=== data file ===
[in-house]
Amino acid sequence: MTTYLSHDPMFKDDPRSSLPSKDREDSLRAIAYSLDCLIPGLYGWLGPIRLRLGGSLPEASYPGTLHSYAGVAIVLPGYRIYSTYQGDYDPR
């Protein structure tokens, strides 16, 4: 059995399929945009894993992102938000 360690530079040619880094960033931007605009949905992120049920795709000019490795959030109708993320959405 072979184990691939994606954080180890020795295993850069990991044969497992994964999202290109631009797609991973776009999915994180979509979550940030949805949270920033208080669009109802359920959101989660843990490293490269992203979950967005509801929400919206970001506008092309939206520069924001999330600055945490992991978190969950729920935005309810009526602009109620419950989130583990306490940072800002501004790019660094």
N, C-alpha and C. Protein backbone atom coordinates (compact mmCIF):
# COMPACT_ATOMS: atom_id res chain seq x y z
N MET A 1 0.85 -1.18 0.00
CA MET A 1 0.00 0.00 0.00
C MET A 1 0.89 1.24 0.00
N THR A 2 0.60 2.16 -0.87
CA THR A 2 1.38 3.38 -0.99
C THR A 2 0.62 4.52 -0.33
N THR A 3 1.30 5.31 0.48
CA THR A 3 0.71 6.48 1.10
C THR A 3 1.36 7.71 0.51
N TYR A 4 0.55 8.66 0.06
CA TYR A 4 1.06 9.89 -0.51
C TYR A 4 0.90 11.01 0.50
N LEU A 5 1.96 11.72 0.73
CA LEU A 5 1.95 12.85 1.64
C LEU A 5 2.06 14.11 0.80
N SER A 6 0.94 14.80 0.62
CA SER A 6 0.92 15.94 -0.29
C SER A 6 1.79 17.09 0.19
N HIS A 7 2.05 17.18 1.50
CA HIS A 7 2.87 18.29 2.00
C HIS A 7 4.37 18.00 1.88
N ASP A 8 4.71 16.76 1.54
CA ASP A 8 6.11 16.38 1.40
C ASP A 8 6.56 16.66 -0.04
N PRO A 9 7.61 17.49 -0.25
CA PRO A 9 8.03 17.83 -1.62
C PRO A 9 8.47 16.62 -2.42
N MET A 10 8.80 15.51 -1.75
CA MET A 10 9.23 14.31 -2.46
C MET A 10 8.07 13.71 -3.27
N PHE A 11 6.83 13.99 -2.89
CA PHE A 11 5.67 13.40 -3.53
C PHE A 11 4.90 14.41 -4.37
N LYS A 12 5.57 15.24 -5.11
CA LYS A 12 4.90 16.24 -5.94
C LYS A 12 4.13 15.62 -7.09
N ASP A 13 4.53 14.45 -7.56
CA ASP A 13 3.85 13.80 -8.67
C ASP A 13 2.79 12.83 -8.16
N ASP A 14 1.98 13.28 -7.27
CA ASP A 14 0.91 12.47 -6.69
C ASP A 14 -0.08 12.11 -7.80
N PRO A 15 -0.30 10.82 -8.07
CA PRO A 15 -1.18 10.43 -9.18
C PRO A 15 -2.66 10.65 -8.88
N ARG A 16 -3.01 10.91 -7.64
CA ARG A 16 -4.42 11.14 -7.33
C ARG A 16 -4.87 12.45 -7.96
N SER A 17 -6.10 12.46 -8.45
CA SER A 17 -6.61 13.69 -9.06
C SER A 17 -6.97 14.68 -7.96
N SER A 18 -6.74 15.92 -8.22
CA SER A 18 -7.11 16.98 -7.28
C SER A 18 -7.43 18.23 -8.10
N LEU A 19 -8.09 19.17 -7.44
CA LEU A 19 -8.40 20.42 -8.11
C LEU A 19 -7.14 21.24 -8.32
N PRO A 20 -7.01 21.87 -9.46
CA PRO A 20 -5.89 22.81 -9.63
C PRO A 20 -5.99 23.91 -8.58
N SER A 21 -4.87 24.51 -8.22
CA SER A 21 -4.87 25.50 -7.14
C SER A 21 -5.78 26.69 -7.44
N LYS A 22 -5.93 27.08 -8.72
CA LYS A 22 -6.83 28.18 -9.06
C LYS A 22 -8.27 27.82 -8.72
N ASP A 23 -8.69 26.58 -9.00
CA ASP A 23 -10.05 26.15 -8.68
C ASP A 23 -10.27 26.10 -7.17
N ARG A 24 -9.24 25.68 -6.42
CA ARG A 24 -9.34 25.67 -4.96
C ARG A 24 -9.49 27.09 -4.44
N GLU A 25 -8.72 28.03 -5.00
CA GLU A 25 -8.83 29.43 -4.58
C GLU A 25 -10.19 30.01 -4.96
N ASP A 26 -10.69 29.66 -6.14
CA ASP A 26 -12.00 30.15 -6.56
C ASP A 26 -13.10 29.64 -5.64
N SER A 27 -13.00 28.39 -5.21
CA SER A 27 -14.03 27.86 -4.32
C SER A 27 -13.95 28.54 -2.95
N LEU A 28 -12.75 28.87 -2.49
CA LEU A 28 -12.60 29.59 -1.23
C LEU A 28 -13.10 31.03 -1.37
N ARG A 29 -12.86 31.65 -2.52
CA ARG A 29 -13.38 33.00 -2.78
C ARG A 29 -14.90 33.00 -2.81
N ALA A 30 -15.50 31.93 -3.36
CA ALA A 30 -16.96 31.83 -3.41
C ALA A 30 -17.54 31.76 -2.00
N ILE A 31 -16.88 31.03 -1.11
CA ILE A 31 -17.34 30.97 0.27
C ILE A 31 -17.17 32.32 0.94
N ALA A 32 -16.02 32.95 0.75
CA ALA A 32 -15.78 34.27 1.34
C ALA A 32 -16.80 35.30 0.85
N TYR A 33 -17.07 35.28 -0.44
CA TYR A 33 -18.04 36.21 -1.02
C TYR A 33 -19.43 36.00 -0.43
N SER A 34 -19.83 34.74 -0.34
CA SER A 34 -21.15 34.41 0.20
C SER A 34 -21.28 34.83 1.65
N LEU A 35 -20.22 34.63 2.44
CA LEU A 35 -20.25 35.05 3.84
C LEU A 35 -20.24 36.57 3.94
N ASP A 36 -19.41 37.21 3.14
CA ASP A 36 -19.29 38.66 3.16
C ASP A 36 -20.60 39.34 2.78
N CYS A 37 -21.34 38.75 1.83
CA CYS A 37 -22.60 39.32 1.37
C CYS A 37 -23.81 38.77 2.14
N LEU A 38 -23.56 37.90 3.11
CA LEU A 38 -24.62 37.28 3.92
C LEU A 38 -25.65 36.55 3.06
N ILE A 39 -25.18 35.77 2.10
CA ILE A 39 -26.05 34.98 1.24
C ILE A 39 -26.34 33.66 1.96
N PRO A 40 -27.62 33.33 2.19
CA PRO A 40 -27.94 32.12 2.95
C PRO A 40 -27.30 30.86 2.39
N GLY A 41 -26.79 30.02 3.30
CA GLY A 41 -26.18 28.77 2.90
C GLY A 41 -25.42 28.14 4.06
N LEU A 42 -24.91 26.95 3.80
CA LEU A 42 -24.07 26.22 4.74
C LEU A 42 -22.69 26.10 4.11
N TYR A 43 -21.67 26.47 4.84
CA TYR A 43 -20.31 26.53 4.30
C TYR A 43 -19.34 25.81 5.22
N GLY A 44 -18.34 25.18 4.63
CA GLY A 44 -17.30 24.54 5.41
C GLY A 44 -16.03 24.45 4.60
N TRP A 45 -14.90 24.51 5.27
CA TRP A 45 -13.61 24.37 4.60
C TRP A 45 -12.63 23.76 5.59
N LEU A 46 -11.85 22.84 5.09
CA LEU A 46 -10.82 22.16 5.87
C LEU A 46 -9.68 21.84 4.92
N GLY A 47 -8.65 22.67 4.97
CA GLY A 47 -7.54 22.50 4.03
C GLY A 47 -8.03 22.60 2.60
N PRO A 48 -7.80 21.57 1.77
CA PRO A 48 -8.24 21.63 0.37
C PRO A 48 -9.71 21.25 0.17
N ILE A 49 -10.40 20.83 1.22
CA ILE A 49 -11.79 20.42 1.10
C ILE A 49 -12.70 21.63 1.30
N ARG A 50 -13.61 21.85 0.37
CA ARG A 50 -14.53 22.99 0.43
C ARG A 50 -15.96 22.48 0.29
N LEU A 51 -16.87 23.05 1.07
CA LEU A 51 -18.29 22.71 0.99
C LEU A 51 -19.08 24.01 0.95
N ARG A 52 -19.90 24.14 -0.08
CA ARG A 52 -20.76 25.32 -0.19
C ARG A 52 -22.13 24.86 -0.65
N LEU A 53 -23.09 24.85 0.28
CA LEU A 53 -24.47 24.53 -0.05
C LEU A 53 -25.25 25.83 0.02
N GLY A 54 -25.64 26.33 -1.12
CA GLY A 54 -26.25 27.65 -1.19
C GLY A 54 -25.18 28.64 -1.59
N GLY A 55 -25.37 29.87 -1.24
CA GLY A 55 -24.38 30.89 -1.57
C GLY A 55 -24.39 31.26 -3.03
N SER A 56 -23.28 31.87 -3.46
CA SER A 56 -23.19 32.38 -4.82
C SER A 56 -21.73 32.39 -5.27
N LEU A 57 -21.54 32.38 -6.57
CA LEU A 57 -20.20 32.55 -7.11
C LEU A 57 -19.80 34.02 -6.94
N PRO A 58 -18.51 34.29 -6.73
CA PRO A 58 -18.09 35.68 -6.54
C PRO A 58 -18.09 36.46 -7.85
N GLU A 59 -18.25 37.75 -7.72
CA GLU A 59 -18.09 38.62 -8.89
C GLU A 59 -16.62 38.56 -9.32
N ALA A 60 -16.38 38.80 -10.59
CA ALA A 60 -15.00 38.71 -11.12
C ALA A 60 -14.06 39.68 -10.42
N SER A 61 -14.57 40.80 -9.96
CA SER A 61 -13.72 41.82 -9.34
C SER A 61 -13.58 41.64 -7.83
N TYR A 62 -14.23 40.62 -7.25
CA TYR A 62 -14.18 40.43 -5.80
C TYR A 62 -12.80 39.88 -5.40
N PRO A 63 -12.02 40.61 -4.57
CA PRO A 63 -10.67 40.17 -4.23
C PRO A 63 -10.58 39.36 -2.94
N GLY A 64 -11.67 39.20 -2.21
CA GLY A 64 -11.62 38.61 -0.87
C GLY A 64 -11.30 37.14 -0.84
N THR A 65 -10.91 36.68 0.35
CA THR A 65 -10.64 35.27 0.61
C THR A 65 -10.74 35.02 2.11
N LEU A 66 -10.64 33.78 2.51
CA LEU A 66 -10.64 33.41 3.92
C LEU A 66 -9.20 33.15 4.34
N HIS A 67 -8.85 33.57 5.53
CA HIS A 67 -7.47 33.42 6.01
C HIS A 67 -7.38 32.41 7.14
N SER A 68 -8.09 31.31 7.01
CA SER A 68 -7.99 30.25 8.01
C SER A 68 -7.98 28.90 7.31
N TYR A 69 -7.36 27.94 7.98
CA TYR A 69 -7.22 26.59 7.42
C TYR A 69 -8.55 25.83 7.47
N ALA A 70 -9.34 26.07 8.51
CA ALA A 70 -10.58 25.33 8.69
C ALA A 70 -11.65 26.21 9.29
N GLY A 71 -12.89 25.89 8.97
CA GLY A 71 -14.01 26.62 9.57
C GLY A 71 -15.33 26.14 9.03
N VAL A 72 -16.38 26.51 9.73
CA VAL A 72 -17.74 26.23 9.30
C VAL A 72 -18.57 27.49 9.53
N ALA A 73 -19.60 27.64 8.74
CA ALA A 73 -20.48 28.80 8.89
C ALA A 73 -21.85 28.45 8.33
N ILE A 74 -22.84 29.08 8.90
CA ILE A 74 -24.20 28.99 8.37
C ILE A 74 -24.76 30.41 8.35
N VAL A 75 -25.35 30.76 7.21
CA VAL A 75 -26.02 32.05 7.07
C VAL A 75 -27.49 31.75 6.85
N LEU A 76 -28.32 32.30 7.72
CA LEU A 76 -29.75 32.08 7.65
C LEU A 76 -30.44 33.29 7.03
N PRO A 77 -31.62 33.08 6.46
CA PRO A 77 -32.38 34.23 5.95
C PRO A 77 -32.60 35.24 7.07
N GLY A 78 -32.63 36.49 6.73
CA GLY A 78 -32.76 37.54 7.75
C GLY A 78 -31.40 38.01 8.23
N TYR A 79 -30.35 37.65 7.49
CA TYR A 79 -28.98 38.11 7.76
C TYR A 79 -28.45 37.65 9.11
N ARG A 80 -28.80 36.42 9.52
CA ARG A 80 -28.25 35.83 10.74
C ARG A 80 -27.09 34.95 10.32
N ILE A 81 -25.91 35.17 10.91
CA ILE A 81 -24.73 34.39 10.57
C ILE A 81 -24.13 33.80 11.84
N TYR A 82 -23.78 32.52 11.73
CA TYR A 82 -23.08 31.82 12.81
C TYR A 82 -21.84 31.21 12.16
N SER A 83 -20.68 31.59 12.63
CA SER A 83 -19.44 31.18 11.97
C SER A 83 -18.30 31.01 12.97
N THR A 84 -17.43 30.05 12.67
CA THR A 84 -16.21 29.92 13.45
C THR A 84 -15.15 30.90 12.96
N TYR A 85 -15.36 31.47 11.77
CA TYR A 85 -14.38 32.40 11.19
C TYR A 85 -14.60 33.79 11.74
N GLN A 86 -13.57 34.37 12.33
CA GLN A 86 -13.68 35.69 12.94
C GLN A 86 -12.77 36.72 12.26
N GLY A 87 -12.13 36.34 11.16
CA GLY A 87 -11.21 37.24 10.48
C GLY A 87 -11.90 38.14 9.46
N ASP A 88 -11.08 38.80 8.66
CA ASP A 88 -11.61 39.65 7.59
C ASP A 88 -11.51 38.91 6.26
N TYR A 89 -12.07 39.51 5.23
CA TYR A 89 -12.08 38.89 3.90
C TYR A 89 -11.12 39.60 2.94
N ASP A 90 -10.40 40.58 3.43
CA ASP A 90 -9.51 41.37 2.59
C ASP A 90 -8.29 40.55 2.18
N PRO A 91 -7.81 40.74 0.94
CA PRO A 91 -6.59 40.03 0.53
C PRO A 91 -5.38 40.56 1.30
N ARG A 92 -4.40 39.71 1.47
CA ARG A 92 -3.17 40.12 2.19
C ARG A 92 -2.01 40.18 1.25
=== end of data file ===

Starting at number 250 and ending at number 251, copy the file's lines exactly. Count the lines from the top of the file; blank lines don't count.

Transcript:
CA TYR A 82 -23.08 31.82 12.81
C TYR A 82 -21.84 31.21 12.16